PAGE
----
Estimated reading time: 5 Minutes
29 March 2019
Today is 29 March 2019. Until two days ago, today is the day when the UK was due to leave the European Union. But things have changed. This blog post explains why this is the case, and takes a look at this week’s Brexit goings-on in Westminster and Wales.
A whirlwind of a week at Westminster
To kick off the parliamentary week, on Monday the Prime Minister made a statement to the House of Commons on last week’s decision of the European Council to formally endorse the so-called Strasbourg agreement, as well as to allow a short extension to the Article 50 process. In doing so, she emphasised the Council’s position on the Withdrawal Agreement, saying that ‘however the House decides to proceed this week, everyone should be absolutely clear that changing the Withdrawal Agreement is simply not an option.’
The Prime Minister said that she continues to believe that the right path forward is for the UK to leave the EU with a deal as soon as possible—that date now being 22 May. She also stated her belief that there was not sufficient support in the House at that time to bring back the deal for a third meaningful vote, adding that she would continue to have discussions with colleagues across political parties to build support. If this does not happen, she said that she would have to seek a longer extension, which would entail the UK having to hold European elections.
Following the Prime Minister’s statement, there was a vote on the motion that the Government was required to move under the EU Withdrawal Act 2018 after Parliament rejected its deal for a second time on 12 March. This motion ‘takes note’ of the statement that sets out the Government’s plan to ask the EU for an extension to Article 50. Following the debate, MPs voted in favour of an amendment to the motion by Oliver Letwin (329 votes to 302). The amendment adds a clause to the end of the motion to allow Parliament to take control of Commons business the following Wednesday and hold a series of so-called ‘indicative votes’ on alternative ways forward. In advance of the vote, the Prime Minister said:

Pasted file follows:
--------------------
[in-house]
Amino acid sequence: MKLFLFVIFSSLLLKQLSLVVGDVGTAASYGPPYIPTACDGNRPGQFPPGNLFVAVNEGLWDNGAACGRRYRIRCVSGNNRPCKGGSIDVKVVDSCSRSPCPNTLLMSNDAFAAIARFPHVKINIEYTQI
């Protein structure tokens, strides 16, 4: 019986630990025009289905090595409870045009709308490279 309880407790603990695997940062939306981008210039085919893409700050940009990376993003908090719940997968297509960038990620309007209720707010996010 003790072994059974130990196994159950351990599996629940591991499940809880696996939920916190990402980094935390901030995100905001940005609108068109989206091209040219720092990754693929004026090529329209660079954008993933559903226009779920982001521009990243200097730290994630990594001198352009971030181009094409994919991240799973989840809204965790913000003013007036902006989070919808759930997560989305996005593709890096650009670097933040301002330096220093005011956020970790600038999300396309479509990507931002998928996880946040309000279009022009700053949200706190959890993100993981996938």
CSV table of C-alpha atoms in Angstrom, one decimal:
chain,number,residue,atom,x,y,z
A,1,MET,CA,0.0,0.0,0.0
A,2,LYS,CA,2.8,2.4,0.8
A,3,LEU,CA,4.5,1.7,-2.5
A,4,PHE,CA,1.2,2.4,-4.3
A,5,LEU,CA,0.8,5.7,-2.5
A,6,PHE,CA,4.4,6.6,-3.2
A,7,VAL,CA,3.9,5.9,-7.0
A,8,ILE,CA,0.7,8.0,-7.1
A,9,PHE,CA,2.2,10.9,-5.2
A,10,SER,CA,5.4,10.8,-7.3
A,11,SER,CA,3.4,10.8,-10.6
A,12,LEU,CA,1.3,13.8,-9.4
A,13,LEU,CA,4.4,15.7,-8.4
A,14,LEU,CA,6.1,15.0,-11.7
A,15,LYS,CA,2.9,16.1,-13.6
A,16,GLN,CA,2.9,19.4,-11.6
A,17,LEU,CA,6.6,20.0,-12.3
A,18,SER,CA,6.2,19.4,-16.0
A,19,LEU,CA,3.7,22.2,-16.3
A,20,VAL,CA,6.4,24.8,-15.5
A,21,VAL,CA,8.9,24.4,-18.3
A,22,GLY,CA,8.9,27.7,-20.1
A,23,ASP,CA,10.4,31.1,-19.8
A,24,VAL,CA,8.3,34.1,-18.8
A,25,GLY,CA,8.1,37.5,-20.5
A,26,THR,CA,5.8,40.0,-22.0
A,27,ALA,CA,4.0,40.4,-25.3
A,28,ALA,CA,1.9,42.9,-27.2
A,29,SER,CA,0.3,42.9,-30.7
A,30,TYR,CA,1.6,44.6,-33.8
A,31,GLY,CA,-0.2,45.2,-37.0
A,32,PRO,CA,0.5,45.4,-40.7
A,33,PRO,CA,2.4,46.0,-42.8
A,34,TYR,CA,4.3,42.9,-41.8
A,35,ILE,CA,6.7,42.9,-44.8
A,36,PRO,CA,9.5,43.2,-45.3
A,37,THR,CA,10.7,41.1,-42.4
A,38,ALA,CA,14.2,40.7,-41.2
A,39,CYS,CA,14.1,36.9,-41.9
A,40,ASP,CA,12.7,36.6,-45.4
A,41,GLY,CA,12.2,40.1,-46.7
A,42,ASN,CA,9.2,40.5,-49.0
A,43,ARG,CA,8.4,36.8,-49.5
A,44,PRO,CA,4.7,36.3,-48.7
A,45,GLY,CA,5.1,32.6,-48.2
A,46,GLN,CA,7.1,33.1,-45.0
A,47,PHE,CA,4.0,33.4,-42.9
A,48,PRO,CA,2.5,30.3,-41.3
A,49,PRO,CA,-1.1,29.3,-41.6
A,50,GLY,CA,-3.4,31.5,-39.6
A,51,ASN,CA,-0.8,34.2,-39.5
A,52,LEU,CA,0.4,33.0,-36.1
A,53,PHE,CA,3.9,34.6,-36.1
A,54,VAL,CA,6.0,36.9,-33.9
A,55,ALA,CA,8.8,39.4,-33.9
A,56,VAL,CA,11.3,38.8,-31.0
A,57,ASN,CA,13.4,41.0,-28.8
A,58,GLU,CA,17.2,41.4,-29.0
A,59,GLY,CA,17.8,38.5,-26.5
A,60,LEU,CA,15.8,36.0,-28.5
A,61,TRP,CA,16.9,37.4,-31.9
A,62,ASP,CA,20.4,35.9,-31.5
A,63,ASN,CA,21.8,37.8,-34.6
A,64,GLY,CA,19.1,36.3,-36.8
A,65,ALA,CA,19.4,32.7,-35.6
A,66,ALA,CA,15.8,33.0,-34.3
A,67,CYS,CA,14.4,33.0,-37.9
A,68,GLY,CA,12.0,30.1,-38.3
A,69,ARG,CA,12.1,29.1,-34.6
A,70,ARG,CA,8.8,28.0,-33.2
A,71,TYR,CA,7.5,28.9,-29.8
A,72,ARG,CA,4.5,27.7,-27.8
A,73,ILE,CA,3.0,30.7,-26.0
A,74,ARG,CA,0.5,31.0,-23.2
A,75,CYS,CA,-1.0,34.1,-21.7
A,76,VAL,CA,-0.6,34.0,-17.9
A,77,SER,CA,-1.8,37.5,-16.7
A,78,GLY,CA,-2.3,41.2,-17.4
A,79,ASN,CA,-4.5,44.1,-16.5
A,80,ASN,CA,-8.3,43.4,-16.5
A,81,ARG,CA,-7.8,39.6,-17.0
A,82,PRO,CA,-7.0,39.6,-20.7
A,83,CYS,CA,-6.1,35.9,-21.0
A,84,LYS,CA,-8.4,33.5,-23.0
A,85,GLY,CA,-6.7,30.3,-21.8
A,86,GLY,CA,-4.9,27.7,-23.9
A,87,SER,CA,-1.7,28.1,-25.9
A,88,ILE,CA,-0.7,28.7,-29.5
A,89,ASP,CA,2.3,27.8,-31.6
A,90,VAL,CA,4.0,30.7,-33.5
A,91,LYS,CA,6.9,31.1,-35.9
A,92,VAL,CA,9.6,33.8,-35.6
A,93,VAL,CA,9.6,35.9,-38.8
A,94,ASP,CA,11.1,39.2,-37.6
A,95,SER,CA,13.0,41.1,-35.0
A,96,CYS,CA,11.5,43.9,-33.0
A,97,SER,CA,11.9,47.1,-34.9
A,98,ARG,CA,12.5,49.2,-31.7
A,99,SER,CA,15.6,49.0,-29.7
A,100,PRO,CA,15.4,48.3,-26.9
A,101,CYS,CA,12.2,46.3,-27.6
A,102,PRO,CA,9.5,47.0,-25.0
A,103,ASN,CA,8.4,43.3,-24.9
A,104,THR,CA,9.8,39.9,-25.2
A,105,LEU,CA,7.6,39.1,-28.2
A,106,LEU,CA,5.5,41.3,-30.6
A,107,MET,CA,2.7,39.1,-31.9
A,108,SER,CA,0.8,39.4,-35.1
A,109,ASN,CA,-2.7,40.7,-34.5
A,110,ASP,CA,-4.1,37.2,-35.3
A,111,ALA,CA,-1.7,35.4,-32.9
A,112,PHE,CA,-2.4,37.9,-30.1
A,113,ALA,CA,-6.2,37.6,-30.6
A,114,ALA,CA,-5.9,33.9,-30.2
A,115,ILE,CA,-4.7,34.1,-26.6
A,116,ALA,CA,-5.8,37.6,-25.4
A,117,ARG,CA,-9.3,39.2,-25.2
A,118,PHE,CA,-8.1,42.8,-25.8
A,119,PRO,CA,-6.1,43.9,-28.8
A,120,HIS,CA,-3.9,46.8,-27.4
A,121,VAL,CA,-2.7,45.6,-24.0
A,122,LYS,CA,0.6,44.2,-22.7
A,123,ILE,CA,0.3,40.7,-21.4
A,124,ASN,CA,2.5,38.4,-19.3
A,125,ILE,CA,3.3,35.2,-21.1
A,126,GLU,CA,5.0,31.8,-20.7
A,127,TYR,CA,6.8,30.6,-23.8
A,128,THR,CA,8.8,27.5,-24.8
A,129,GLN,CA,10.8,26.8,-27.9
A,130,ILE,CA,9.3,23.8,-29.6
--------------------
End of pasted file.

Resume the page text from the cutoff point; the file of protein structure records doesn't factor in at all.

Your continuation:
I must confess that I am sceptical about such a process of indicative votes. When we have tried this kind of thing in the past, it has produced contradictory outcomes or no outcome at all. There is a further risk when it comes to Brexit, as the UK is only one half of the equation and the votes could lead to an outcome that is unnegotiable with the EU.